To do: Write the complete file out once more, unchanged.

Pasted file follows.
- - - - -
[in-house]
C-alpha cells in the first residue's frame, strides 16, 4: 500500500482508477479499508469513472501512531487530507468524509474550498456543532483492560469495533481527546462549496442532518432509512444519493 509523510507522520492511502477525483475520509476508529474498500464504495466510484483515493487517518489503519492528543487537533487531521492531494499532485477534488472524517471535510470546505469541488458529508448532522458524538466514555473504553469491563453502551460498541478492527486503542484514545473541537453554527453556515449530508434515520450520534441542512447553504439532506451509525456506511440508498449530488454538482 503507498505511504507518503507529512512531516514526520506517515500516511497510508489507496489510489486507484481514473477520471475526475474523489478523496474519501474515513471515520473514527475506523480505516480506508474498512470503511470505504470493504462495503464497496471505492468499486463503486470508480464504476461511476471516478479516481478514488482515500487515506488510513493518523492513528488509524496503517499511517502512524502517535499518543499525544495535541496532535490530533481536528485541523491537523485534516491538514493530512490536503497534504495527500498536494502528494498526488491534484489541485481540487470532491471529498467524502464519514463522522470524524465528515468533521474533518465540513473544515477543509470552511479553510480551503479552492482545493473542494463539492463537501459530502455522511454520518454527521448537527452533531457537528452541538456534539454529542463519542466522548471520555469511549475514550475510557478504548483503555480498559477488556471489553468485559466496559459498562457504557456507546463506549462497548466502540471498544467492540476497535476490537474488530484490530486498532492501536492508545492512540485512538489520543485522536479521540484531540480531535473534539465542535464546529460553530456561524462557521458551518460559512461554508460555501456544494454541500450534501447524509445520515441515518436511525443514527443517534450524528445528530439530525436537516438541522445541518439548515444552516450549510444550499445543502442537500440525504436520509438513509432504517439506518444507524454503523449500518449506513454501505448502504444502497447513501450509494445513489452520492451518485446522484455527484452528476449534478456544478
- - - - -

[in-house]
C-alpha cells in the first residue's frame, strides 16, 4: 500500500482508477479499508469513472501512531487530507468524509474550498456543532483492560469495533481527546462549496442532518432509512444519493 509523510507522520492511502477525483475520509476508529474498500464504495466510484483515493487517518489503519492528543487537533487531521492531494499532485477534488472524517471535510470546505469541488458529508448532522458524538466514555473504553469491563453502551460498541478492527486503542484514545473541537453554527453556515449530508434515520450520534441542512447553504439532506451509525456506511440508498449530488454538482 503507498505511504507518503507529512512531516514526520506517515500516511497510508489507496489510489486507484481514473477520471475526475474523489478523496474519501474515513471515520473514527475506523480505516480506508474498512470503511470505504470493504462495503464497496471505492468499486463503486470508480464504476461511476471516478479516481478514488482515500487515506488510513493518523492513528488509524496503517499511517502512524502517535499518543499525544495535541496532535490530533481536528485541523491537523485534516491538514493530512490536503497534504495527500498536494502528494498526488491534484489541485481540487470532491471529498467524502464519514463522522470524524465528515468533521474533518465540513473544515477543509470552511479553510480551503479552492482545493473542494463539492463537501459530502455522511454520518454527521448537527452533531457537528452541538456534539454529542463519542466522548471520555469511549475514550475510557478504548483503555480498559477488556471489553468485559466496559459498562457504557456507546463506549462497548466502540471498544467492540476497535476490537474488530484490530486498532492501536492508545492512540485512538489520543485522536479521540484531540480531535473534539465542535464546529460553530456561524462557521458551518460559512461554508460555501456544494454541500450534501447524509445520515441515518436511525443514527443517534450524528445528530439530525436537516438541522445541518439548515444552516450549510444550499445543502442537500440525504436520509438513509432504517439506518444507524454503523449500518449506513454501505448502504444502497447513501450509494445513489452520492451518485446522484455527484452528476449534478456544478